Joy, anticipation, frustration, worry and pride are all common feelings most parents and caregivers have as they watch their child grow into an adult. These emotions may be even stronger when a child is managing a mental health diagnosis. Parents and caregivers may feel guilt, fear, or overwhelmed as they learn to support their child. Know that all emotions are normal when going through this experience.

Taking time to care for yourself allows you to be mentally and physically prepared to care for your child. You will also model healthy habits for your child; we know this is one of the best ways to help children learn to cope with their own difficult moments. Here are some ideas of where to begin:


  • Don’t expect perfection. Starting with self-compassion will help you manage challenges. Sometimes you, or others in your family, will make mistakes; things will not always go as planned; and progress will not always be straight forward. Navigating a mental health diagnosis with a young patient who has a developing brain is a process full of phases, adjustments and changes. Give yourself grace and take time to notice and reflect on your strengths and successes. Practicing daily gratitude as a family can be a great way to do this.
  • Think small. You’re balancing a lot. It’s OK to aim for a few minutes a day for yourself. What’s truly important is that you are purposeful and choose to do something you value, enjoy, and that brings you some calm or happiness. Examples are brief walks, 10 minutes of reading before bed, organizing a drawer, creating something, listening to music or meditation.
  • Social support. We know that one of the best ways to cope with life’s stressful situations is to rely on our social networks. Unfortunately, a high number of parents report their marriages and significant relationships suffer as result of caring for a child with a mental health diagnosis. Nurture your relationships and reach out to your friends and family. Short conversations or quality time with friends can make a difference. Remember, you are modeling positive behaviors for your child and by doing things that keep you mentally healthy you are better able to support them. Also, don’t be afraid to ask for help from your network when you need it.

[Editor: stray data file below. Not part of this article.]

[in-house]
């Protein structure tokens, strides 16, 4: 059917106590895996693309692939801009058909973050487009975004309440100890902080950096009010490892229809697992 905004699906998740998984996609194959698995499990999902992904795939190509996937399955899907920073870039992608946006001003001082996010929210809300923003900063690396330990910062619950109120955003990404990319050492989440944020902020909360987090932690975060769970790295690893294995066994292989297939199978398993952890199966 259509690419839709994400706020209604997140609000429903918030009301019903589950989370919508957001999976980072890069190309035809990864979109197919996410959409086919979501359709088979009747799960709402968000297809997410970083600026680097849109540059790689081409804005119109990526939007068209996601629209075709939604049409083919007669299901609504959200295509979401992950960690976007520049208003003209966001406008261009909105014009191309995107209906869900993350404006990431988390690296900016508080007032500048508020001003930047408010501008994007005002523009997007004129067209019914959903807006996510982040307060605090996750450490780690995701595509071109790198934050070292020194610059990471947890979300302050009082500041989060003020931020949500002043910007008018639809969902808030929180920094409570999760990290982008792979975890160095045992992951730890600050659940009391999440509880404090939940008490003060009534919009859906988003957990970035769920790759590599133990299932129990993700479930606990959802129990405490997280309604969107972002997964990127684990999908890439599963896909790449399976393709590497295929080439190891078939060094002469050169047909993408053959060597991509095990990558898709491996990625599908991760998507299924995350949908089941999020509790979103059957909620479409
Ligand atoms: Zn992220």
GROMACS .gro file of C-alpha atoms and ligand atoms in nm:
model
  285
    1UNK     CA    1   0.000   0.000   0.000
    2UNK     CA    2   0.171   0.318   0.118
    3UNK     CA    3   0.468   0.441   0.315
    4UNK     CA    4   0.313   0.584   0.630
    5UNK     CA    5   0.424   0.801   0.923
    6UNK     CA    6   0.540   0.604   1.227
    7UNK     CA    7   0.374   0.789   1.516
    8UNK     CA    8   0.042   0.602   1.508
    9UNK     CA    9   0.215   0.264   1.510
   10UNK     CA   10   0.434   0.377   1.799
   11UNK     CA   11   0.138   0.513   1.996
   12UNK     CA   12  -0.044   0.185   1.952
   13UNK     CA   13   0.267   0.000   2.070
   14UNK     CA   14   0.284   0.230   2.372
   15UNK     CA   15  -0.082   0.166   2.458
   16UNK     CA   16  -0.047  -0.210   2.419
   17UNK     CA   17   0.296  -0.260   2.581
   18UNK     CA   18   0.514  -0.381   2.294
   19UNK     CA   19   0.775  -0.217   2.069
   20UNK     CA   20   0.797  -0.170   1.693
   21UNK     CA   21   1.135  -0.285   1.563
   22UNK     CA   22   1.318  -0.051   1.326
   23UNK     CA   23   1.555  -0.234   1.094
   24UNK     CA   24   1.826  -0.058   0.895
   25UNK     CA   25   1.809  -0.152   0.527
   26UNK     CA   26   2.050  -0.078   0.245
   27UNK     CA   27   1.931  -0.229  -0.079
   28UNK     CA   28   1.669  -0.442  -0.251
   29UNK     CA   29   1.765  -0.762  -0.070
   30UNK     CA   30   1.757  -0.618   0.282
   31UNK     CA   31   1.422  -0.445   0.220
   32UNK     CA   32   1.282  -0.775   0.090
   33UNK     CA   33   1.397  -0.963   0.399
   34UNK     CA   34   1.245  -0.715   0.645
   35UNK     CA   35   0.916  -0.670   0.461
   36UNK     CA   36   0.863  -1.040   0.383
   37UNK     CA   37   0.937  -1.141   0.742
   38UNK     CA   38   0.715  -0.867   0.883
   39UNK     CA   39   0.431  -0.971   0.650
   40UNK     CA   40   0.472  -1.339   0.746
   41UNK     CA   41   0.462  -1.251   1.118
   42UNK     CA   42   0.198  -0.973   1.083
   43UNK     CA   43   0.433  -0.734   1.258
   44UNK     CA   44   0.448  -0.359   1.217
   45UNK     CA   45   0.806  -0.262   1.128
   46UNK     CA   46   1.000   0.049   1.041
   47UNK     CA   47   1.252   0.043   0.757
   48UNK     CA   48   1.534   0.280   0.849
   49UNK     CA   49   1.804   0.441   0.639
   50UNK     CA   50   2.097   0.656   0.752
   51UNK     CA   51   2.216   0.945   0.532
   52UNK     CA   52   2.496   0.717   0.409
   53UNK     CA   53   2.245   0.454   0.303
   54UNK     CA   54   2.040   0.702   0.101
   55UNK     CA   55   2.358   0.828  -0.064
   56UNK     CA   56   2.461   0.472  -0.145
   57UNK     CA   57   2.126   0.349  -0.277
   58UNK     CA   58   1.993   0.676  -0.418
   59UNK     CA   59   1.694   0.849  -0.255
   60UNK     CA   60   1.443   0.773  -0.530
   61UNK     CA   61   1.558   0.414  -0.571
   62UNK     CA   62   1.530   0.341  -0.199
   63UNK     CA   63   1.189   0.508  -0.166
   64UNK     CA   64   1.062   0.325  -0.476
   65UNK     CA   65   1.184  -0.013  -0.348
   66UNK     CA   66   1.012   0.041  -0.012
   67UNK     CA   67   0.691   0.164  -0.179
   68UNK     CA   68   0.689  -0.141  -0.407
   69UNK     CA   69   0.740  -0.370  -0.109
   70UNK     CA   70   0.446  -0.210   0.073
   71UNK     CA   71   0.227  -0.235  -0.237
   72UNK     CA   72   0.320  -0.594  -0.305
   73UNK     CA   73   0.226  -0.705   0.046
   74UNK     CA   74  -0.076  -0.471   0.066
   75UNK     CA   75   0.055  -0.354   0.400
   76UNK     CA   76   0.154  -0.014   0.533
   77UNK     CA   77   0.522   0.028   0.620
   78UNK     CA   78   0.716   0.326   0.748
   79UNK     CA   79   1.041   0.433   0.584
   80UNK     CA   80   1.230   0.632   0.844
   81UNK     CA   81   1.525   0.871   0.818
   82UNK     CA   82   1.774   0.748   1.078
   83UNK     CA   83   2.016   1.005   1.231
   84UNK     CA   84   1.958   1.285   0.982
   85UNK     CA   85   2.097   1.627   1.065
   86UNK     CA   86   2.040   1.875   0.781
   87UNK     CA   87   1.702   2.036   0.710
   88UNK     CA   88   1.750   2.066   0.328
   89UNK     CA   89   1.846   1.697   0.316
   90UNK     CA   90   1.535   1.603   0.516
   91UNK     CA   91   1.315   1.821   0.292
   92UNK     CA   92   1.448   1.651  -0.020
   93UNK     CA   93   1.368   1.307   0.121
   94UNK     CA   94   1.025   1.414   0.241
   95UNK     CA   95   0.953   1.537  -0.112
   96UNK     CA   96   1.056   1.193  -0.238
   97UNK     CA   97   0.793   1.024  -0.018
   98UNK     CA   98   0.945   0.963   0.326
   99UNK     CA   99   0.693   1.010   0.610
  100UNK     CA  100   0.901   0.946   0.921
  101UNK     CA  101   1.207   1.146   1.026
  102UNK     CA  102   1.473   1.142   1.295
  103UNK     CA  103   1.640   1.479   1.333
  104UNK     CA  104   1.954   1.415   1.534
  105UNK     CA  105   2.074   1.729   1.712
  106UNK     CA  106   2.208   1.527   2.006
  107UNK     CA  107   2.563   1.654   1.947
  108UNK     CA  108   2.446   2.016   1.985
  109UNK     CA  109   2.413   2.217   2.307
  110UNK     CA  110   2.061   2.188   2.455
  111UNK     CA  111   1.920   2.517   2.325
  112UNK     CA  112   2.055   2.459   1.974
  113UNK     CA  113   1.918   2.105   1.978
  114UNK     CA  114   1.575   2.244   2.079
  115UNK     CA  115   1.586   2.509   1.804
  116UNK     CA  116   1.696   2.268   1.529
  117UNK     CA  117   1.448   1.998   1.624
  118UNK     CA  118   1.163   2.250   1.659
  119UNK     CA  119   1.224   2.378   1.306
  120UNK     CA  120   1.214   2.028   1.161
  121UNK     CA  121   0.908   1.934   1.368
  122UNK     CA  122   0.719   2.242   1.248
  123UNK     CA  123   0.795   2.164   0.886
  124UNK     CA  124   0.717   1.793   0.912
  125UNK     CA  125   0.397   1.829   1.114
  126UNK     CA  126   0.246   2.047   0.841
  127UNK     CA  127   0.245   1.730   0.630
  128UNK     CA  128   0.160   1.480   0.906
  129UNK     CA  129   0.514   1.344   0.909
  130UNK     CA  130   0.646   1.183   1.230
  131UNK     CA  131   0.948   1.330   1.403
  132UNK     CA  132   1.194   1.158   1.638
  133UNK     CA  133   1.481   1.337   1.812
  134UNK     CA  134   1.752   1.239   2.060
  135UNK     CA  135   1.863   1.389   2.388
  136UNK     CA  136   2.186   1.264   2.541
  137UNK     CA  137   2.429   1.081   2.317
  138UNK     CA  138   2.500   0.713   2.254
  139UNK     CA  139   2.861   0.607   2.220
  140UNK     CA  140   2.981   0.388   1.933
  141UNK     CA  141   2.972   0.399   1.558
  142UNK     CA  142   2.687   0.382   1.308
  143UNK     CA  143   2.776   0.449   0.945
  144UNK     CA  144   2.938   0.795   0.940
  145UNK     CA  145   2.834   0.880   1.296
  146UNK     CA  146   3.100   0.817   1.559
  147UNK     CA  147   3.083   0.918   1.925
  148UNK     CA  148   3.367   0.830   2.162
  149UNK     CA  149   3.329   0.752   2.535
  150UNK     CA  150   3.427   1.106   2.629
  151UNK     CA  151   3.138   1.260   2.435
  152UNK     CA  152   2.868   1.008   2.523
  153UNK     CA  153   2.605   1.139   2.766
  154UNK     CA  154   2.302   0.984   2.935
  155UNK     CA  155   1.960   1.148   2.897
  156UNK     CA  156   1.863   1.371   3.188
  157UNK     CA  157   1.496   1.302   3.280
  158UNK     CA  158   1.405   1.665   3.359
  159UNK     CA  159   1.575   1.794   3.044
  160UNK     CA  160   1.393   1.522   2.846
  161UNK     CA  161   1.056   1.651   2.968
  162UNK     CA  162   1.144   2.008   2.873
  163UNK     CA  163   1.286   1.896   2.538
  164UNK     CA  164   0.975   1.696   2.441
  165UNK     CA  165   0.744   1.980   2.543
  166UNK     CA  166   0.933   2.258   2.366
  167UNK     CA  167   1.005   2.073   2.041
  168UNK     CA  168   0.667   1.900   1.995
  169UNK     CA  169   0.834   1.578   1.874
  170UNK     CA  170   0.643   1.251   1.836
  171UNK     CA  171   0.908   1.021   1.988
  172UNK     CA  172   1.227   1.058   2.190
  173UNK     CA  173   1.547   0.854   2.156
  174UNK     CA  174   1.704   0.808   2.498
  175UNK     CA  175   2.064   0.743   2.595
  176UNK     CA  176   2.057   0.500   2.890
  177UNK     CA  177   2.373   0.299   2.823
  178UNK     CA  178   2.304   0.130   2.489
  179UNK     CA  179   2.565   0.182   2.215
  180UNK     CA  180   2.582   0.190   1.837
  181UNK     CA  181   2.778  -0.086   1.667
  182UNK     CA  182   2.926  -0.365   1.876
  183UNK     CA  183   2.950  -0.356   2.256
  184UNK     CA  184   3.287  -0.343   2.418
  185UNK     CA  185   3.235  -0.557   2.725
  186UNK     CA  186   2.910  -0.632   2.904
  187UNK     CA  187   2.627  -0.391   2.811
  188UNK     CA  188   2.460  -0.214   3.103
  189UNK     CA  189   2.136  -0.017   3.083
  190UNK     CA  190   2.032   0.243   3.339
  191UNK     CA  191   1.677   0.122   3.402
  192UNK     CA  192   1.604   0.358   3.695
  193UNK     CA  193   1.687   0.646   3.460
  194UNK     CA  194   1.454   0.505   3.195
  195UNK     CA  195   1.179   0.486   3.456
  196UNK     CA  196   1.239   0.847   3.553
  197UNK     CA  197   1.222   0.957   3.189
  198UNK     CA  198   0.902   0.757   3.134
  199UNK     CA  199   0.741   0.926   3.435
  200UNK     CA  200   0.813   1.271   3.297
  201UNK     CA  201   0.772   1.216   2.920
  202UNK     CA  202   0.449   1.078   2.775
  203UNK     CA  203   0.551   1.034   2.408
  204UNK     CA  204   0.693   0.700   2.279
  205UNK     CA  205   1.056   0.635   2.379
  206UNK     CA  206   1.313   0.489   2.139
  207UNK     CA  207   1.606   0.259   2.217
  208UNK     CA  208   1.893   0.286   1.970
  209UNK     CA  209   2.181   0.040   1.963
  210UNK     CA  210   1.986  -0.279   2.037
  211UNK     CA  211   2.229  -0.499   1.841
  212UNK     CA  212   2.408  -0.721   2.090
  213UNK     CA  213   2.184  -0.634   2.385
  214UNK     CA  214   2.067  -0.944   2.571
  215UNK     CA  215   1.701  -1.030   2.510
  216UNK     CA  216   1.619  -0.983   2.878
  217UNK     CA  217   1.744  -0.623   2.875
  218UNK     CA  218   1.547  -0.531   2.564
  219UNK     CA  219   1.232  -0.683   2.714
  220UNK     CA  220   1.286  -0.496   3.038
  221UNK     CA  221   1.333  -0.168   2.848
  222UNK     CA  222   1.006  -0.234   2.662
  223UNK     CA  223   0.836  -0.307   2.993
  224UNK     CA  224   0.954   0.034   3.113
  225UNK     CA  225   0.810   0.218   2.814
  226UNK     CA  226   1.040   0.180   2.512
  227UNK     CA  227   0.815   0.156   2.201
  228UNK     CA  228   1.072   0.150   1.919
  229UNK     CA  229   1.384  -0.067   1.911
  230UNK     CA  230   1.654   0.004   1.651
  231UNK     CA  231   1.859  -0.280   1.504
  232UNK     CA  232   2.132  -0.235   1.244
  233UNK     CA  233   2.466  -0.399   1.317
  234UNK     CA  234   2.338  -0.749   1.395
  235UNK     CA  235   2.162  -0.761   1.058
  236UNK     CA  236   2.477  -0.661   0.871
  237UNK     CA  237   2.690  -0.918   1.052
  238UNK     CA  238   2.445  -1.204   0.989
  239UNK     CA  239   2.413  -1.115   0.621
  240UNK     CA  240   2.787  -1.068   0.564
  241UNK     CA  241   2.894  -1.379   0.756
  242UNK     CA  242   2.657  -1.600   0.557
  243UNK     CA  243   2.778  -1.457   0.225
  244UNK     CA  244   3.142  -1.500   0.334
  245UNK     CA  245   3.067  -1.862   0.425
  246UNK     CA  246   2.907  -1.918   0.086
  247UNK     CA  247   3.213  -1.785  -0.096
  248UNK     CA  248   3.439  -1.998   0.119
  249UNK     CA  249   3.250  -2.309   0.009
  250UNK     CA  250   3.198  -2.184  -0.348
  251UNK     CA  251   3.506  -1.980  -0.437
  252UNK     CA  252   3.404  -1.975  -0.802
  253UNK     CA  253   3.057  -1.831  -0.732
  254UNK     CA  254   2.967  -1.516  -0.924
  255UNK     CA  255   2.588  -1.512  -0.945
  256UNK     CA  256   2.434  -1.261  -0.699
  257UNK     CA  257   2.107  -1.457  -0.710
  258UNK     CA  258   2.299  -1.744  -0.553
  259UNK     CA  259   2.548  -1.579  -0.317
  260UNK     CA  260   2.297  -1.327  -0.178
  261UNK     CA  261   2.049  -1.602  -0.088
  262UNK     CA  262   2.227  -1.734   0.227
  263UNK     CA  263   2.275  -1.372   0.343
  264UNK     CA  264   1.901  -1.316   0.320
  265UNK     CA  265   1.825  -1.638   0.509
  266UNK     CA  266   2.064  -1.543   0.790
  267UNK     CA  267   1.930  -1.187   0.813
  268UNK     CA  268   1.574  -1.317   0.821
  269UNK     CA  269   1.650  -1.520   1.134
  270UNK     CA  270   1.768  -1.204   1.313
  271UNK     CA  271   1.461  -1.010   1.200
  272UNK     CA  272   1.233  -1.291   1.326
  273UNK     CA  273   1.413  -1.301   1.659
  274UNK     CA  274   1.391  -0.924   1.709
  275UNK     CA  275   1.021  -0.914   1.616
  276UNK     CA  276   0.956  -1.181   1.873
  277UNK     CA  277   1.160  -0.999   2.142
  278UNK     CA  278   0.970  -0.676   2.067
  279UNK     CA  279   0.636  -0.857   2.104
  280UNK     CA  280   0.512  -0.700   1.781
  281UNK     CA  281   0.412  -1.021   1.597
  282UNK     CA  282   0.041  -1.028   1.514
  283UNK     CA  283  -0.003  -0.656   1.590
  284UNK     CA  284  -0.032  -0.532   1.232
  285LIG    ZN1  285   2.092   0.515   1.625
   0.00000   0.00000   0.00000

• Challenge the negative thoughts. Many parents feel guilt or blame themselves for what their child is going through. Remember that mental health diagnoses often occur due to biological or environmental factors outside of our control. Notice if you’re getting caught in negative thinking patterns about your child’s diagnosis. Challenge the thoughts by asking yourself is that really true? What would I tell a friend if they were in this situation? What’s another way I can think about this?
  • Add positive interactions. Some parents whose children have mental health diagnoses find that their interactions and relationship with their child can become difficult. In those cases, it’s important to find times for a positive interaction with your child. You can review old pictures of them, remember happy times you’ve previously had or name several qualities you love about your child.
  • Educate yourself from reliable sources about your child’s diagnosis.  Sometimes one of the best things we can do to battle our anxious thoughts and feelings is to increase our understanding of what our child is going through. Here are ways to get started:
    • Start by talking to your child’s mental health provider or their pediatrician. Ask any questions you have about your child’s diagnosis, symptoms, and expected outcomes from treatment. Your child’s treatment team will be able to set expectations for you and share ideas on how you can best support your child.
    • If you are looking information up online (we all do it!), be aware whether your sources are credible. Look for information that comes from medical organizations, such as hospital websites, or national organizations, such as the American Psychological Association. Notice who the authors are of the articles you read. Are they licensed mental health specialists?
  • Find a local parent support group. Organizations such as National Alliance on Mental Illness (NAMI) and Mental Health America (MHA) have local groups across the country. Some churches, community groups, behavioral health organizations, and hospitals also have these types of groups.
  • When possible, notify your manager/employer. You may need to balance your work responsibilities and therapy appointments. Consider talking to someone at work about how to best manage upcoming changes to your schedule.


If you ever notice that you’re having a hard time completing your day-to-day activities or are feeling sad, irritable or anxious most days of the week for long periods of time, it may be helpful to seek therapy for yourself.